ENERGY suppliers are being urged to write-off debts for low-income families who can't pay their bills during the coronavirus pandemic.
Suppliers have already agreed not to disconnect households during the virus outbreak, even if they can't afford their bills, which the government says will help 4million customers.
⚠️ Read our coronavirus live blog for the latest news & updates
Instead, households on pre-payment meters will roll onto emergency credit, which may last for the duration of the lockdown.
But the energy consumption during this time isn't free and it will need to be paid back at some point in the future when things return to normal.
This means millions of low-income families will be in significant debt to their supplier with no guaranteed way of being able to pay it back.
One of the ways to tackle the persistent debt is to write it off, suggests fuel poverty charity National Energy Action.
What to do if you can't pay your bills
FALLING behind on your energy bills can be extremely stressful.
If you’re struggling to pay what you owe, contact your supplier as soon as possible.
Your provider has to help you come up with a solution, and you should be able to negotiate a deal that works for you both.
One option is to agree a payment plan where you pay off your debts in affordable instalments.
You may be able to pay off your debts directly from your benefits through the Fuel Direct Scheme.
A fixed amount will automatically be taken to cover what you owe plus your usage.
To be eligible, you must be getting one of the following benefits:
- Income-based jobseeker’s allowance
- Income support
- income-related employment and support allowance
- Pension credit
- Universal Credit (but only if you’re not working)
If you cannot come to an agreement with your supplier, they may try to force you to get a prepayment meter installed.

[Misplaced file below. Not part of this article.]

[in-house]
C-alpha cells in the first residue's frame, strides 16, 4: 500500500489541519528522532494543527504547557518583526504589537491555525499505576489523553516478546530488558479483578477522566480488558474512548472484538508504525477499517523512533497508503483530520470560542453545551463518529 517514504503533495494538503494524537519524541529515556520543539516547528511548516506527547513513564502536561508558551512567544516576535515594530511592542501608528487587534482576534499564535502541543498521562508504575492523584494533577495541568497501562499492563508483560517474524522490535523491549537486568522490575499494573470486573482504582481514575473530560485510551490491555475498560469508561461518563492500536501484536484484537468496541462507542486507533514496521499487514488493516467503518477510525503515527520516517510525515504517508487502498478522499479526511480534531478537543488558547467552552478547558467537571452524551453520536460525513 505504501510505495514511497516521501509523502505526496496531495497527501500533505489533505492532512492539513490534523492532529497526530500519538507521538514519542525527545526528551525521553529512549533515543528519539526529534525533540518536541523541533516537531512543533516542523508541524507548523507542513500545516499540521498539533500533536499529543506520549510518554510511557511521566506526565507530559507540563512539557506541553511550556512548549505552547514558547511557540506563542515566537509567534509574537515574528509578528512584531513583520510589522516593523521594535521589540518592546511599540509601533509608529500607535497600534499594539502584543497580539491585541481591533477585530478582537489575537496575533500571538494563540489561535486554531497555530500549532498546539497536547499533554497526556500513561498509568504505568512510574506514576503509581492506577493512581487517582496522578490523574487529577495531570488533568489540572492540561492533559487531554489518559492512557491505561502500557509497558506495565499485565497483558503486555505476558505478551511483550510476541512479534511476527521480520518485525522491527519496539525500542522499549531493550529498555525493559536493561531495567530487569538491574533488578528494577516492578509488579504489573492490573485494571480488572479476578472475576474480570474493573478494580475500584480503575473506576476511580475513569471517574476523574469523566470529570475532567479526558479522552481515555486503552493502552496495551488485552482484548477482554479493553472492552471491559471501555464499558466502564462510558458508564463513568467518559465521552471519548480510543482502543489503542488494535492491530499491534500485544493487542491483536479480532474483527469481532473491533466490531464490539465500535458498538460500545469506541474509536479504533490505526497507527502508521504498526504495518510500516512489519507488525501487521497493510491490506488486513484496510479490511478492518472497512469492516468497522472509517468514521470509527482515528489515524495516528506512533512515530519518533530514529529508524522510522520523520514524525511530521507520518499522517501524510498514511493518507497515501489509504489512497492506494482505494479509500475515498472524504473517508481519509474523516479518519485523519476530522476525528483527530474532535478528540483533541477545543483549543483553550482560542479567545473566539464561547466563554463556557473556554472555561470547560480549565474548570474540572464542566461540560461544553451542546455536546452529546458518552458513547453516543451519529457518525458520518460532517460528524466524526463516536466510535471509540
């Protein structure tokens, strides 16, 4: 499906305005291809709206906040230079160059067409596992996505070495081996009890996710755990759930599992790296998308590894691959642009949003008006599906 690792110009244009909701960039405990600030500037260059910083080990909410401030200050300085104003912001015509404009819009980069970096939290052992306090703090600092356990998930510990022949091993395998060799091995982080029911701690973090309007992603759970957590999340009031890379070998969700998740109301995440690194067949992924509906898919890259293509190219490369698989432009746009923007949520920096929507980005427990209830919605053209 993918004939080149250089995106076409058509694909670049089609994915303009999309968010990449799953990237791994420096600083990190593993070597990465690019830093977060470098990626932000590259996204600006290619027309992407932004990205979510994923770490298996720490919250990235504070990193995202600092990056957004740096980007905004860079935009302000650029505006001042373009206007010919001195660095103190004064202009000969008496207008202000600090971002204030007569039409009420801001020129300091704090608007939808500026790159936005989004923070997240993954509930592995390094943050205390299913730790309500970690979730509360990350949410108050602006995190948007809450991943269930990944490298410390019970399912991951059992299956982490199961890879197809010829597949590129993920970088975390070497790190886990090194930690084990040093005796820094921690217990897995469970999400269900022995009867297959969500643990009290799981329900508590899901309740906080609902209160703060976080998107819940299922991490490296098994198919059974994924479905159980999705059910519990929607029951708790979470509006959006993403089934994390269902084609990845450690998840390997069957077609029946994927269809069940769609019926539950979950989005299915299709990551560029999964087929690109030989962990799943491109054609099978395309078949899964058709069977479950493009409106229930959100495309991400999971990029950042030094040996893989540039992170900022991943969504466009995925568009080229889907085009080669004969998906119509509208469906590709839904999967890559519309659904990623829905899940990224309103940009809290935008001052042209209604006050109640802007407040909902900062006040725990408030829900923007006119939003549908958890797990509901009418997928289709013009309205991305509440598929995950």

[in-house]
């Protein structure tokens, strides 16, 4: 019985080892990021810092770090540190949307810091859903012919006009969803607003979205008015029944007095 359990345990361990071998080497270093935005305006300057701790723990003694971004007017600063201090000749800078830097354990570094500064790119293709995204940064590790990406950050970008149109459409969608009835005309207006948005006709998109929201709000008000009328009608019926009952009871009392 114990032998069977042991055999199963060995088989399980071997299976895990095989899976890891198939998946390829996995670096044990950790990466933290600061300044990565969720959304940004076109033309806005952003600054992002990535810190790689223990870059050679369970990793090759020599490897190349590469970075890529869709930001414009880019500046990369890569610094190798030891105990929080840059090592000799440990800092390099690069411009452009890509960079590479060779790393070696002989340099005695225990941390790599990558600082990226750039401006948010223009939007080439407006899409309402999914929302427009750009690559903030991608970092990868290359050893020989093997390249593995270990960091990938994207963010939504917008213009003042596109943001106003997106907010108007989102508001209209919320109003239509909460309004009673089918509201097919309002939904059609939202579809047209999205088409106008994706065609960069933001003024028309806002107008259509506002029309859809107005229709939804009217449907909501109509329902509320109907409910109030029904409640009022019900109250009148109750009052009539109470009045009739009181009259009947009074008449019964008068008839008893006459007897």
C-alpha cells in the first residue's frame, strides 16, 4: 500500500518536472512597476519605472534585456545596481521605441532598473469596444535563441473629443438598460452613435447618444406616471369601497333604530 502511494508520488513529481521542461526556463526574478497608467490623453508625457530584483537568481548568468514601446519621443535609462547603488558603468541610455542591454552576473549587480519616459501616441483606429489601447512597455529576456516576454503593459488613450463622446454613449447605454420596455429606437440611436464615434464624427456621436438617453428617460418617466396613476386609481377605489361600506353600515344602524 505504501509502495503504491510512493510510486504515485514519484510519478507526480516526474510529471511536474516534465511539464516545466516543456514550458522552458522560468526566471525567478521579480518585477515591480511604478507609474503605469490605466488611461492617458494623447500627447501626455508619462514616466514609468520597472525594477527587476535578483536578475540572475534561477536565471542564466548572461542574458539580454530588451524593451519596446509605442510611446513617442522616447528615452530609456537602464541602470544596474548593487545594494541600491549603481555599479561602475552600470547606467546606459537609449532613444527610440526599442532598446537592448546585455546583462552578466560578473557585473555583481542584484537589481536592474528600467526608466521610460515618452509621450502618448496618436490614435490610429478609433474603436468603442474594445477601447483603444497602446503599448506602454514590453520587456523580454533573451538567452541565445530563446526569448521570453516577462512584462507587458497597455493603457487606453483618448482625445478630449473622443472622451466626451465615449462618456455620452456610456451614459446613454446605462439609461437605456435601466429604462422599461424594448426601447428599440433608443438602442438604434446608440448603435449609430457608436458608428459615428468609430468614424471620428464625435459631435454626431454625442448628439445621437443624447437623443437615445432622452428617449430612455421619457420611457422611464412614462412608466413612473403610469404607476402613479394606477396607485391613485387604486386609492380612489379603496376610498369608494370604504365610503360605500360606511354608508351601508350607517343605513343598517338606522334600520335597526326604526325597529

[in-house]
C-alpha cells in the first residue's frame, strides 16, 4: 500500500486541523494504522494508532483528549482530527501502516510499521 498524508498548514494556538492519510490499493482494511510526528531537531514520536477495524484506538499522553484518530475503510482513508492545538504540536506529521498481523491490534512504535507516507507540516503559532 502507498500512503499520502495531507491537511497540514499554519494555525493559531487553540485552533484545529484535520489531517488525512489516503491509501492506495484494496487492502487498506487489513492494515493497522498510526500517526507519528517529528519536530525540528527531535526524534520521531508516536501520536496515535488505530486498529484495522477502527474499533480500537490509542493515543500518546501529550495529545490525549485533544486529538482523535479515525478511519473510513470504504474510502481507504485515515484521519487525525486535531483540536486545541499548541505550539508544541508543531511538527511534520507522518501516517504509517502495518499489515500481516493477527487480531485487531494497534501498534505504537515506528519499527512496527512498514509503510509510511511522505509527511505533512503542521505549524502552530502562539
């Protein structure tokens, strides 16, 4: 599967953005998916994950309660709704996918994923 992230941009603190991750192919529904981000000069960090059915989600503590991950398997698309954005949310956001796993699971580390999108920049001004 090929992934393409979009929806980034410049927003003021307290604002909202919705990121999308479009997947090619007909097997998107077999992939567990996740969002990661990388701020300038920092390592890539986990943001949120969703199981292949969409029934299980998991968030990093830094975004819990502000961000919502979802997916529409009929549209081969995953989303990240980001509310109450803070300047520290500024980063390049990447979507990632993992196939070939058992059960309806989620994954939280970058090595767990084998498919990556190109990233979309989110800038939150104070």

In very rare cases, where you refuse to negotiate, your supplier might threaten you with disconnection.
Speaking at a round table hosted by the Energy & Climate Intelligence Unit (ECIU), Peter Smith, director of the charity, said: "We hope that suppliers will recognise the constraints that there will be on households and consumers [in the aftermath of the pandemic] and the drag that creates on the economy.
"Spending money would normally go towards paying for other goods to boost the economy will instead be used to pay off their household debts."
He added: "We'd like to see greater consideration for debt write-off schemes and the consistent provision of adequate debt advice."
Dhara Vyas, head of future energy services at Citizens Advice, added that suppliers should take into consideration customers' affordability when drawing up repayments plans.
CORONAVIRUS CRISIS – STAY IN THE KNOW
Don't miss the latest news and figures – and essential advice for you and your family.
To receive The Sun’s Coronavirus newsletter in your inbox every tea time, sign up here.
To follow us on Facebook, simply ‘Like’ our Coronavirus page.
Get Britain’s best-selling newspaper delivered to your smartphone or tablet each day – find out more.
"But I think it's too soon to know exactly what the recovery is going to look like," she added.
The economic impact of the virus is expected to severely affect household budgets.
The Office for Budget Responsibility predicted that the three-month lockdown could leave 2million Brits unemployed and result in a 35 per cent fall in GDP.
Chancellor Rishi Sunak has said it is “not surprising” that the UK is facing its biggest economic slump in 300 years – as this has never been seen before.
Some energy firms are already offering customers who are struggling new repayment plans that are spread out over a longer period of time to lower the monthly costs.
You can find out exactly what your energy supplier, including British Gas, EDF Energy and NPower, is doing to help vulnerable customers through this uncertain period here.
If your finances have been hit by the impact of coronavirus then here's how to get help paying your bills.
Source: Read Full Article